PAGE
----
As a software-defined codec library, SVT-AV1 is highly scalable and offers a perfect balance between performance, latency and visual quality when working with visual cloud workloads.

SVT-AV1 codec allows encoders to scale their performance based on workloads. If Netflix benefits when delivering interactive shows, platforms like Twitch benefit when blasting screen capture scaling from one user to 50,000 users at the same time.

In addition to SVT-AV1, Intel has also announced the Open Visual Cloud, an open-source project that includes a set of use case-optimized reference pipelines for visual workloads.

These developer-ready pipelines are based on open-source media, artificial intelligence (AI) and graphics software ingredients. They support the most popular open-source frameworks that developers are familiar with.

SVT, the OpenVINO Toolkit and the Intel Rendering Framework are all part of the Open Visual Cloud, bringing highly optimized open source encode, decode, inference and graphics together as interoperable reference pipelines for services innovation around targeted visual use cases. The first two pipelines enable services for 1) content delivery network (CDN) transcode VOD streaming and 2) intelligent ad insertion.

Intel already has all the building blocks for encoder-decoder inferencing and a rendering framework. But the company never put them together as a single solution. ISVs and other players have been telling Intel that putting all these open source pieces together and optimizing them would help the industry.

Open Visual Cloud put all these open source components together and along with GStreamer -and FFmpeg plugins for optimized CPU and HW acceleration, Intel has created developer-ready reference pipelines.

Intel has open sourced SVT encoder core libraries (HEVC, VP9, and AV1) as there was duplication and wasted efforts where companies were trying to optimize the same core bits over and over without any collaboration. The industry was not innovating on top of existing solutions, it was reinventing the wheel. By bringing an optimized core, Intel not only saved countless hours of such companies it also gave them something that they can build on top of to differentiate and start moving forward more quickly.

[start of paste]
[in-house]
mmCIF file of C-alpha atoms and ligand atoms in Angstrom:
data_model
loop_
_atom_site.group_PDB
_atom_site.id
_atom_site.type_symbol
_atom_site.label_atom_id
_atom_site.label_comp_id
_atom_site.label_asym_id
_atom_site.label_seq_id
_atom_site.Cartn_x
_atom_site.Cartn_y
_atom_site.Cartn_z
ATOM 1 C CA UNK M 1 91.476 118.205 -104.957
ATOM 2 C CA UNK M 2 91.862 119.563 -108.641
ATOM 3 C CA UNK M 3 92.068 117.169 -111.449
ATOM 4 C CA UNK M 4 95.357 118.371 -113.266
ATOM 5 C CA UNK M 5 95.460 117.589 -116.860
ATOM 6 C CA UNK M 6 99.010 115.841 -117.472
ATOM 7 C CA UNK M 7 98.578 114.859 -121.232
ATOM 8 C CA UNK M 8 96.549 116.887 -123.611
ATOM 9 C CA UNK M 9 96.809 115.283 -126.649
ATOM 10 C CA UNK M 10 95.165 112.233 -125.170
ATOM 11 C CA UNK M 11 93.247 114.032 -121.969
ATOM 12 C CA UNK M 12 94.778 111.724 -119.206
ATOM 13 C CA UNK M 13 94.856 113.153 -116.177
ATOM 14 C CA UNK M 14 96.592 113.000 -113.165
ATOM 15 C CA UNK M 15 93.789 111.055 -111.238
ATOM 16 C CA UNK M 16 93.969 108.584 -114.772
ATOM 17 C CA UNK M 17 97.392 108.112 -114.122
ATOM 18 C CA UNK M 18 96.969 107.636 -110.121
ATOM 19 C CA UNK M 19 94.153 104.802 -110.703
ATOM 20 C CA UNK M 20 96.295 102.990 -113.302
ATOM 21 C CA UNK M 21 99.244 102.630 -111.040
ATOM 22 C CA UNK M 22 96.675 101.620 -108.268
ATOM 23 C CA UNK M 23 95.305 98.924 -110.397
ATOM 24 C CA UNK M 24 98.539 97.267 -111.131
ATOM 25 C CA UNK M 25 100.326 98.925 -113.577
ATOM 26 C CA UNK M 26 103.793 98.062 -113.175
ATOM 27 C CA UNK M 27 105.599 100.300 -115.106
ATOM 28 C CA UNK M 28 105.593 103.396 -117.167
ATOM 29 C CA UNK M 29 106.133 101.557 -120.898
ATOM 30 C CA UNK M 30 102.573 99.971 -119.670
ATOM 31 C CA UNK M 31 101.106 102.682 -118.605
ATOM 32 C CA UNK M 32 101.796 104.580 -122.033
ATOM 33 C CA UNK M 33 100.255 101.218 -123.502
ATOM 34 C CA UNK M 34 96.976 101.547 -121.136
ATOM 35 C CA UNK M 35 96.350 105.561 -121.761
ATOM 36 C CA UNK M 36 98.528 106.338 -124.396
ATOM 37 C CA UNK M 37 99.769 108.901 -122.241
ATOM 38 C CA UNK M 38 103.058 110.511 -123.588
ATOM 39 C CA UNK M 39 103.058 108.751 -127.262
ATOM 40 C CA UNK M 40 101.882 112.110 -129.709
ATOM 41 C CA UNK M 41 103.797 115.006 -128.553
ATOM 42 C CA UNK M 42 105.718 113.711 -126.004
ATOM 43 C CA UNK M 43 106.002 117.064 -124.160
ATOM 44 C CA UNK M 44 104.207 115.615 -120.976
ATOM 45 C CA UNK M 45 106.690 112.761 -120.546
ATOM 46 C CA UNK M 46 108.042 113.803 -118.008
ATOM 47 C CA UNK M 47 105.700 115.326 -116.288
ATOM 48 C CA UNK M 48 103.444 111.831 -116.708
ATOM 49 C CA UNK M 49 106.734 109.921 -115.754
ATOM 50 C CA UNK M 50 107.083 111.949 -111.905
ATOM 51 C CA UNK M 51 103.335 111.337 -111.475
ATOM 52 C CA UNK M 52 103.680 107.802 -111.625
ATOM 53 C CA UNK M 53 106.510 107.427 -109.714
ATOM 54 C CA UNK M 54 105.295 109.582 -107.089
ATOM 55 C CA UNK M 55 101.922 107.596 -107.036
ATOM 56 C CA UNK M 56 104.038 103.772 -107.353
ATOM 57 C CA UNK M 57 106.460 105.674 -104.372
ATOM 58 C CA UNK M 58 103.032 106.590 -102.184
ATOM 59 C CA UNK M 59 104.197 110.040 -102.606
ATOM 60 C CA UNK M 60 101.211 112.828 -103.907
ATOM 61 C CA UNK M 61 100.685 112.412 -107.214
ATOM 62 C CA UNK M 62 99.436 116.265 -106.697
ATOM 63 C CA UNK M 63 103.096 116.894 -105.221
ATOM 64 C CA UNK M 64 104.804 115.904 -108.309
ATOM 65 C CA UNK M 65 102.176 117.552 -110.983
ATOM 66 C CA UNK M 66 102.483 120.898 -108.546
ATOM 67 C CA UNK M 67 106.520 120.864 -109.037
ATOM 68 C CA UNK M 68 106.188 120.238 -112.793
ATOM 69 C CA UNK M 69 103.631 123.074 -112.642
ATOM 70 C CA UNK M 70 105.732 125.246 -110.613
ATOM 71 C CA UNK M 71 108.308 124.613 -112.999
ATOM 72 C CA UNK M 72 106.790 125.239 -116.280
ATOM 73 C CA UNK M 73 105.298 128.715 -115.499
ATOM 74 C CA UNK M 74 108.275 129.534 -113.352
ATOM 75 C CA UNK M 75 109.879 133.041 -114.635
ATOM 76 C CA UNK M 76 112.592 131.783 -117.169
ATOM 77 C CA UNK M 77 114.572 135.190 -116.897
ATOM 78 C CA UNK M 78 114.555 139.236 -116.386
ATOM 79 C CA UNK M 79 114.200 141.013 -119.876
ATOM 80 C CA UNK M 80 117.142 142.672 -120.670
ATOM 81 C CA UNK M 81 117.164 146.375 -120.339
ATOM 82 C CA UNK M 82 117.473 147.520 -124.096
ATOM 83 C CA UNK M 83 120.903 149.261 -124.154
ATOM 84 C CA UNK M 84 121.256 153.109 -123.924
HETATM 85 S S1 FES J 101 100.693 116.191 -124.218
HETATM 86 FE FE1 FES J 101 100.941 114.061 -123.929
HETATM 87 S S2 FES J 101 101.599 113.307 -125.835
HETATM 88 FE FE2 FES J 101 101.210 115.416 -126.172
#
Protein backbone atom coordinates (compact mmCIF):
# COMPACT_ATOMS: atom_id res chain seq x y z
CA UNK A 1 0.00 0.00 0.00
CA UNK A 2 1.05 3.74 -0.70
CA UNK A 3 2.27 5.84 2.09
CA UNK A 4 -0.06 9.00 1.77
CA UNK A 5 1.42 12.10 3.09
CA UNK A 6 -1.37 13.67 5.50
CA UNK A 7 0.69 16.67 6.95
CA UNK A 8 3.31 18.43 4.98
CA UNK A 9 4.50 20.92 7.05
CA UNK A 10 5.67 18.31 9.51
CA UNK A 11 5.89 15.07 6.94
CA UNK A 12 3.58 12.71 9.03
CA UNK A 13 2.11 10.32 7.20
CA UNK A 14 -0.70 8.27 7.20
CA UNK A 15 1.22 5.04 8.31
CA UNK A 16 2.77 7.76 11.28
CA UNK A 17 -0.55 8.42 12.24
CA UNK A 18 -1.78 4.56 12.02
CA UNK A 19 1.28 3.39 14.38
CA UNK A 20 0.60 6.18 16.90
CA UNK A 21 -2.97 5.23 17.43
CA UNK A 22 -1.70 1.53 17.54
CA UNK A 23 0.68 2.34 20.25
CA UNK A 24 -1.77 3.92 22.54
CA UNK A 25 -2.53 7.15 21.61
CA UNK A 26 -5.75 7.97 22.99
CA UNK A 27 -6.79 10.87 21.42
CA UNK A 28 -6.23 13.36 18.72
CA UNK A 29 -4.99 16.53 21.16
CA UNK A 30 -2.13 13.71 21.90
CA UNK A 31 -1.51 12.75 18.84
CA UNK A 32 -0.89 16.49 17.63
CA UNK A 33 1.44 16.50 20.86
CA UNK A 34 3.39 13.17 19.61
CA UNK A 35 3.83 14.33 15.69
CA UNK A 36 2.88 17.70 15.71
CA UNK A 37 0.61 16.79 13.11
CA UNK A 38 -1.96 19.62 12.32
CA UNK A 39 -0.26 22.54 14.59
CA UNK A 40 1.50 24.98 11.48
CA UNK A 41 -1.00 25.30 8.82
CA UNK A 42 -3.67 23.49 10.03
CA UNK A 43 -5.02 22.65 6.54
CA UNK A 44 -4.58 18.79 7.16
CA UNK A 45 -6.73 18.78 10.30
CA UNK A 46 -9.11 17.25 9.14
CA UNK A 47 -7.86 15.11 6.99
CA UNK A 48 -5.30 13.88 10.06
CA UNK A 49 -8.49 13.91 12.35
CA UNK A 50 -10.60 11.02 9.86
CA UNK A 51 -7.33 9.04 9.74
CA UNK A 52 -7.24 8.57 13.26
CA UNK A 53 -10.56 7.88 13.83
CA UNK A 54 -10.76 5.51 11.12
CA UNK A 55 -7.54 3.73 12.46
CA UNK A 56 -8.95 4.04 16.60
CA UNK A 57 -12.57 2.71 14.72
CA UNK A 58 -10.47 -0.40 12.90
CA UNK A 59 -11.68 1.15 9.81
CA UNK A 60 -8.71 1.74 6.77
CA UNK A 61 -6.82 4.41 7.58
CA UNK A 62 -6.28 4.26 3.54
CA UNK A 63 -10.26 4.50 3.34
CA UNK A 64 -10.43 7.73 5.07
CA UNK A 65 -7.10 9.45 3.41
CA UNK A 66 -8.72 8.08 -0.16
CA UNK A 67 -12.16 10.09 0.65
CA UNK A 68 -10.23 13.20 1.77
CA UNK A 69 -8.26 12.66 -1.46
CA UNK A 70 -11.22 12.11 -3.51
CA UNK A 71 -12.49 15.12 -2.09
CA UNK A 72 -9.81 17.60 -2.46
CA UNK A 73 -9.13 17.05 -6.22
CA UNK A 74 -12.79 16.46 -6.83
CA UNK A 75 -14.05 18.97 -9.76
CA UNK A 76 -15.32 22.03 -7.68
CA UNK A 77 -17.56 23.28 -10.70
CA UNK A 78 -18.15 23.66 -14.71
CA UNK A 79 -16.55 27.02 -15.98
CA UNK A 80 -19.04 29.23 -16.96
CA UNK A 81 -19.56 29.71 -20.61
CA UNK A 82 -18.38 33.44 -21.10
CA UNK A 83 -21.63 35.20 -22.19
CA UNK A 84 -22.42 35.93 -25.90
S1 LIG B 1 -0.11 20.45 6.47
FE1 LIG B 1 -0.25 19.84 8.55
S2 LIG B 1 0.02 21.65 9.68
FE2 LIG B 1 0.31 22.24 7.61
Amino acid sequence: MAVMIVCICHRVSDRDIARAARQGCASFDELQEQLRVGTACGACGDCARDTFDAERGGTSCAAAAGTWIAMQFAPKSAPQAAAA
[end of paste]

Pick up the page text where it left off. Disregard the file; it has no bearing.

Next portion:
A new era of creativity and innovation

Open Visual Cloud also solves talent and logistic problems for studios. Studios have to either move their whole team at one place when working on a project or ship expensive workstations to people. It would be a dream come true if they can leverage the visual cloud so that anyone sitting in Thailand and Africa could do animation rendering. It also means they can tap into the talent pool that they currently can’t. As a result, it will unleash a new era of creativity.

Swapnil Bhartiya
I have more than 12 years of experience covering Enterprise Open Source, Cloud, Containers, IoT, Machine Learning and general tech. My stories cover a very broad spectrum - traditional Linux, data center and Free Software to contemporary emerging technologies like 'serverless'. Widely Read: My stories have appeared in a multitude of leading publications including CIO, InfoWorld, Network World, The New Stack, Linux Pro Magazine, ADMIN Magazine, HPE Insights, Raspberry Pi Geek Magazine, SweetCode, Linux For You, Electronics For You and more.
Get latest updates in your inbox, subscribe to our daily newsletter.